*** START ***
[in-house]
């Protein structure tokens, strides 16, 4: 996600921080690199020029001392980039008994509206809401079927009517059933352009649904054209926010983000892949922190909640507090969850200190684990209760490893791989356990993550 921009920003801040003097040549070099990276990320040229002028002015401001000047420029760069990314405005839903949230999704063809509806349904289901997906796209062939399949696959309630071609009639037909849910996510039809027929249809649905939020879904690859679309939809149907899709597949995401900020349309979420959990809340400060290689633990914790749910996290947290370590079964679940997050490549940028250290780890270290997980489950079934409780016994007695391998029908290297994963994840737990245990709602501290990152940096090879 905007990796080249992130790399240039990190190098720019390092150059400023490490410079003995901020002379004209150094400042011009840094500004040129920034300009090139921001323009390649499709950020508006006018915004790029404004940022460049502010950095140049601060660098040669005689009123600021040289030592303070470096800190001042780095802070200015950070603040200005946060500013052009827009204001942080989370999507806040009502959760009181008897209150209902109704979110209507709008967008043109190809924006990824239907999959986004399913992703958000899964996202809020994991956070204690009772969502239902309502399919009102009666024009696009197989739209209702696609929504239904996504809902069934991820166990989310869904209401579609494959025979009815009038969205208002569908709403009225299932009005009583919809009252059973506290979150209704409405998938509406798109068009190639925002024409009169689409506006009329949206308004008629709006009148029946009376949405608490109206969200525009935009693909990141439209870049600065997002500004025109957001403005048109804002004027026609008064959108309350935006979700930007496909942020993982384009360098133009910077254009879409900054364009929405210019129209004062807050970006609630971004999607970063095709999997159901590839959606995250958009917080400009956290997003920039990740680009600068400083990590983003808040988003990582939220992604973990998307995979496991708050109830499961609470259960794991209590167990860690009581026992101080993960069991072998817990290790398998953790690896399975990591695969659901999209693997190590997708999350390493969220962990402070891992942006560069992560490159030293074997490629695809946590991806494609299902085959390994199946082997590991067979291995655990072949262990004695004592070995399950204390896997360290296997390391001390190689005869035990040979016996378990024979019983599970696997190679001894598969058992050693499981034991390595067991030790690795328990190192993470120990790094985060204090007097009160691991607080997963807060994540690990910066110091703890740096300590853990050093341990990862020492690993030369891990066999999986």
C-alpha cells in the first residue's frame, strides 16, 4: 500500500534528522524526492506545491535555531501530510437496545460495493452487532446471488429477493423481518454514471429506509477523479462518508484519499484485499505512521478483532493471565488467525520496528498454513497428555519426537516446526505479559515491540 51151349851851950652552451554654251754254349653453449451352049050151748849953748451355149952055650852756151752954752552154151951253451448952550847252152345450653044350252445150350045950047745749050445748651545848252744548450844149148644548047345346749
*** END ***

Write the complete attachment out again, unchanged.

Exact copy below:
[in-house]
């Protein structure tokens, strides 16, 4: 996600921080690199020029001392980039008994509206809401079927009517059933352009649904054209926010983000892949922190909640507090969850200190684990209760490893791989356990993550 921009920003801040003097040549070099990276990320040229002028002015401001000047420029760069990314405005839903949230999704063809509806349904289901997906796209062939399949696959309630071609009639037909849910996510039809027929249809649905939020879904690859679309939809149907899709597949995401900020349309979420959990809340400060290689633990914790749910996290947290370590079964679940997050490549940028250290780890270290997980489950079934409780016994007695391998029908290297994963994840737990245990709602501290990152940096090879 905007990796080249992130790399240039990190190098720019390092150059400023490490410079003995901020002379004209150094400042011009840094500004040129920034300009090139921001323009390649499709950020508006006018915004790029404004940022460049502010950095140049601060660098040669005689009123600021040289030592303070470096800190001042780095802070200015950070603040200005946060500013052009827009204001942080989370999507806040009502959760009181008897209150209902109704979110209507709008967008043109190809924006990824239907999959986004399913992703958000899964996202809020994991956070204690009772969502239902309502399919009102009666024009696009197989739209209702696609929504239904996504809902069934991820166990989310869904209401579609494959025979009815009038969205208002569908709403009225299932009005009583919809009252059973506290979150209704409405998938509406798109068009190639925002024409009169689409506006009329949206308004008629709006009148029946009376949405608490109206969200525009935009693909990141439209870049600065997002500004025109957001403005048109804002004027026609008064959108309350935006979700930007496909942020993982384009360098133009910077254009879409900054364009929405210019129209004062807050970006609630971004999607970063095709999997159901590839959606995250958009917080400009956290997003920039990740680009600068400083990590983003808040988003990582939220992604973990998307995979496991708050109830499961609470259960794991209590167990860690009581026992101080993960069991072998817990290790398998953790690896399975990591695969659901999209693997190590997708999350390493969220962990402070891992942006560069992560490159030293074997490629695809946590991806494609299902085959390994199946082997590991067979291995655990072949262990004695004592070995399950204390896997360290296997390391001390190689005869035990040979016996378990024979019983599970696997190679001894598969058992050693499981034991390595067991030790690795328990190192993470120990790094985060204090007097009160691991607080997963807060994540690990910066110091703890740096300590853990050093341990990862020492690993030369891990066999999986």
C-alpha cells in the first residue's frame, strides 16, 4: 500500500534528522524526492506545491535555531501530510437496545460495493452487532446471488429477493423481518454514471429506509477523479462518508484519499484485499505512521478483532493471565488467525520496528498454513497428555519426537516446526505479559515491540 51151349851851950652552451554654251754254349653453449451352049050151748849953748451355149952055650852756151752954752552154151951253451448952550847252152345450653044350252445150350045950047745749050445748651545848252744548450844149148644548047345346749